The Probability-Statistics Option can be a good choice for a number of possible future plans but it is also sufficiently general that it can be used if the student wishes to pursue graduate study in Mathematics (although in that case the student is advised to consider additional mathematics courses).
Unlike some majors in a university, an undergraduate major in mathematics (whatever the option) is not designed to prepare the student for a particular well-identified kind of employment. That is, relatively few employers have positions actually titled "mathematician". Those employers that specifically recruit mathematics majors usually do so because of the quantitative and analytical skills that are a natural part of nearly all mathematics courses. This is probably especially true for those graduating with a bachelors degree.
However a degree in mathematics can be an entree into many kinds of jobs and into many fields. A mathematics degree is good preparation for graduate study in many fields, such as accounting, finance, economics, computer science, geography. It can even serve well for entry into graduate programs in biology, natural resources. These opportunities can be enhanced by careful choice of courses in the minor. The Probability-Statistics Option can be especially relevant for most of these. Graduate study might include Statistics as well (as contrasted with Mathematics).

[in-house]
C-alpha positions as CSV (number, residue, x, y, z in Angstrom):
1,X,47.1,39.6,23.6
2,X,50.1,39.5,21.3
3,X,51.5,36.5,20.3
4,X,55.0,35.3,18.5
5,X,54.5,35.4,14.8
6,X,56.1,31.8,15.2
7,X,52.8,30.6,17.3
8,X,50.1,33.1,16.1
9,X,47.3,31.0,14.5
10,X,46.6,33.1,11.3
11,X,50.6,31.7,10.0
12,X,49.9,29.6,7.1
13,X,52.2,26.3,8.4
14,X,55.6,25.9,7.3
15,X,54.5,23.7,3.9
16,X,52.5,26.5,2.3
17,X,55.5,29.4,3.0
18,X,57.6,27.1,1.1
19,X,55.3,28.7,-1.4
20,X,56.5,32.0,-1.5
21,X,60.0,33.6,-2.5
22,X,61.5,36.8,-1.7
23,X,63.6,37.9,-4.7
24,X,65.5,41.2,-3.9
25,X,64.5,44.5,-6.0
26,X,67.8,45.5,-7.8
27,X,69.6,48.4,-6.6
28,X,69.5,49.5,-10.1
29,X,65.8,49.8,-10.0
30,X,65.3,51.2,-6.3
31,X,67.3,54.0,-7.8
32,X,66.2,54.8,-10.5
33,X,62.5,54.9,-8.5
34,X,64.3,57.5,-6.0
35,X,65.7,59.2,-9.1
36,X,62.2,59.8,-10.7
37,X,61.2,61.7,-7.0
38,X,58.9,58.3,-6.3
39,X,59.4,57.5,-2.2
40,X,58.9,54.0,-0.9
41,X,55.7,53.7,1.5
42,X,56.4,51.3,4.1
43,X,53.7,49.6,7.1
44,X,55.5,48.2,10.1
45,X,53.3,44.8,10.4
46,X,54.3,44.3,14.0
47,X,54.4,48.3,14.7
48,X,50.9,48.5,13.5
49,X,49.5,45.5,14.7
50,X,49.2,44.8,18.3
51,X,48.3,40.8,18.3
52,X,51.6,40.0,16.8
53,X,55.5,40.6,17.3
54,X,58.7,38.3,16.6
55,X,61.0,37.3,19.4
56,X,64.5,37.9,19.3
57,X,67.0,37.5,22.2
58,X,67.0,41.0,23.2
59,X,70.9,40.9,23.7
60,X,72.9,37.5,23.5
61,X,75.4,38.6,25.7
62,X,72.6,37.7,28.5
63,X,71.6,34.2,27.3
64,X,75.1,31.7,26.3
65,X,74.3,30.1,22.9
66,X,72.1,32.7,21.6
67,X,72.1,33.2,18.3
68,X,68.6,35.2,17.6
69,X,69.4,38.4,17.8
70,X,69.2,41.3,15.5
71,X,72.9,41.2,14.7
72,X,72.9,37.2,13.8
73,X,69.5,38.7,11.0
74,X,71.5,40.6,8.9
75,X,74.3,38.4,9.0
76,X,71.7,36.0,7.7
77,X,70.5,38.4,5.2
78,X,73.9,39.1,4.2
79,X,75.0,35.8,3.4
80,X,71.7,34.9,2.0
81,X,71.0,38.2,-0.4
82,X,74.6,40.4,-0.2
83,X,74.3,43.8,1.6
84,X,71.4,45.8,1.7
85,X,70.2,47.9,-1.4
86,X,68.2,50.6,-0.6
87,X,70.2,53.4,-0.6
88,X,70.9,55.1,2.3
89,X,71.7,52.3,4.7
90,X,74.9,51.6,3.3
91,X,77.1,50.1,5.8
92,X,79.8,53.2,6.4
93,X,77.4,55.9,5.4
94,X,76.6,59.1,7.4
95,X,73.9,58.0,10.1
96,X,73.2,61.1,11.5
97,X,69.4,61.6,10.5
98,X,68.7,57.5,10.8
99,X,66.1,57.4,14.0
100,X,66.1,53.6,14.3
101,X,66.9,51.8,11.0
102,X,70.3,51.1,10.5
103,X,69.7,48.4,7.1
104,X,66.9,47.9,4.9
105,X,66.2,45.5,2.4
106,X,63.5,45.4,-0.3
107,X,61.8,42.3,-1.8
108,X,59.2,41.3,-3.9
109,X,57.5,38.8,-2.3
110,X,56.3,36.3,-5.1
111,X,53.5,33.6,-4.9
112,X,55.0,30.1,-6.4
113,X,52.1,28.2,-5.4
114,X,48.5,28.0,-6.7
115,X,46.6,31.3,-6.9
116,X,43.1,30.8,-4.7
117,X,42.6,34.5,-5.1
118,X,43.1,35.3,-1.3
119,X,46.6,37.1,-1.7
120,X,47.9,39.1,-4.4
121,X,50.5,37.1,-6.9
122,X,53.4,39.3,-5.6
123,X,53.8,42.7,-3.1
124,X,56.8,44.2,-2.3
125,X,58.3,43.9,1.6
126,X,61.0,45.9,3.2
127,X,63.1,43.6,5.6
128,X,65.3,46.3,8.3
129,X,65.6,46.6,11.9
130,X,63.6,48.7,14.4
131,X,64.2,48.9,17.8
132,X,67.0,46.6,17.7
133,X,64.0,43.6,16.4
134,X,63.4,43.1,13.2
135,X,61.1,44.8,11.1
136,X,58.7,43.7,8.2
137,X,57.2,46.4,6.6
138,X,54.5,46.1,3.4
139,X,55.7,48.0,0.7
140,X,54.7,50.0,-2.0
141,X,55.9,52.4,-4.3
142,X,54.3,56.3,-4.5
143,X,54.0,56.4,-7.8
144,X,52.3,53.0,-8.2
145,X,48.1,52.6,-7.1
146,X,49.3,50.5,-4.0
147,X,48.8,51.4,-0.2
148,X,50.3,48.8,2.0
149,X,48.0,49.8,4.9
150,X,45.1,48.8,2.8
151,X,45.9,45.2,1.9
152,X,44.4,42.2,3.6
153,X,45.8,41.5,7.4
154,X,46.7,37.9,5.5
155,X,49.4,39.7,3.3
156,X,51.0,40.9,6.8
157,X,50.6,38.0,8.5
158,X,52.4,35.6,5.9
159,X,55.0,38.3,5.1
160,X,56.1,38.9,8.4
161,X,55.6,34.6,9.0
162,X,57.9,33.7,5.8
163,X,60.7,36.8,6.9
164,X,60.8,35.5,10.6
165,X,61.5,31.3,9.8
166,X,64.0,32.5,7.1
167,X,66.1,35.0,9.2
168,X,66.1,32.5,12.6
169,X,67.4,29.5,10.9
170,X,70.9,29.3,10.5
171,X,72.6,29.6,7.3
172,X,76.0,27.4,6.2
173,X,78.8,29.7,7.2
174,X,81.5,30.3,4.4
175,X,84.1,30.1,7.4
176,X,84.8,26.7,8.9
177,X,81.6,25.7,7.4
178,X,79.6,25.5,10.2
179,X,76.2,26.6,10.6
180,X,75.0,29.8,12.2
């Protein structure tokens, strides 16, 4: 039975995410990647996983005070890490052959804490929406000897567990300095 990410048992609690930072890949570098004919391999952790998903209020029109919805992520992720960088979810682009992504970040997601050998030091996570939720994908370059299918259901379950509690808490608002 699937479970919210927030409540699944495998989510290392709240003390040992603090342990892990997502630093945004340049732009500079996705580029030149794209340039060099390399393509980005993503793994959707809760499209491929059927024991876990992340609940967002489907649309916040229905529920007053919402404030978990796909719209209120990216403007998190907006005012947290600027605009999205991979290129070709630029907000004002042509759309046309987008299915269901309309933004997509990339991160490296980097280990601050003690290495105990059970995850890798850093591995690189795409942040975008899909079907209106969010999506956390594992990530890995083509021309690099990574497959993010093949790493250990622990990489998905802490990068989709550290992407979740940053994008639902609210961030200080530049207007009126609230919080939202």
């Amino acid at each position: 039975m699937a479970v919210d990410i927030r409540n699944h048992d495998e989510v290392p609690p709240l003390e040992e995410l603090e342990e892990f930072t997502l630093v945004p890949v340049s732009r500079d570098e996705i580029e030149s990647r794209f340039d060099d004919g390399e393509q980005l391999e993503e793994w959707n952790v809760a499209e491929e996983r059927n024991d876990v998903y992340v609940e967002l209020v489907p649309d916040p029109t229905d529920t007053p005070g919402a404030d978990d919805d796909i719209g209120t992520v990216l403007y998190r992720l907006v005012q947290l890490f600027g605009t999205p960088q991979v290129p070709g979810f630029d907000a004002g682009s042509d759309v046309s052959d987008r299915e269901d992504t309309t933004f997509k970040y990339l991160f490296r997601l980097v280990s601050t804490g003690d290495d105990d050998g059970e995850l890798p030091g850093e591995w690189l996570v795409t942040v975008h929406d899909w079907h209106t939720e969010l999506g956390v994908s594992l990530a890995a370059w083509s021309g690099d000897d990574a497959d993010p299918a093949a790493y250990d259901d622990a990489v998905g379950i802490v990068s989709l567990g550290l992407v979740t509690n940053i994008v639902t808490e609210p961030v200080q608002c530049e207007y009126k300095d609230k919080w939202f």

You can enhance your opportunities and employment potential by strengthening some related skillls. These include computing and communications. "Computing" might include programming (such as FORTRAN or C/C++) but it certainly should include familiarity with a wordprocessor and a spreadsheet, e.g., WORD/WordPefect, EXCEL/QUATTRO PRO. Perhaps a symbolic mathematical package such as MATHCAD or even MATHEMATICA, a database package such as ACCESS or PARADOX , perhaps a statistics package such as MINITAB. Familiarity with MS-Windows is a must and experience with UNIX and networking is quite useful. At some time in the past, mathematicians might have been hired to sit in an office and wait for someone to come in and bring their problem, the problem having already been described in mathematical form. That is not the present circumstance, you are more likely to work as a part of a team. You may need to relate to customers, you will certainly need to relate to fellow employees. Good communication skills, both written and oral are essential. You won't be able to rely on a secretary to clean up your writing and you are likely to have to write reports constantly.
Actuaries and Actuarial Science is one possible area that is a direct link to the Probability-Statistics Option but not the only one.
Business and Mathematics is another place to look.
Further questions?ContactDonald E. Myers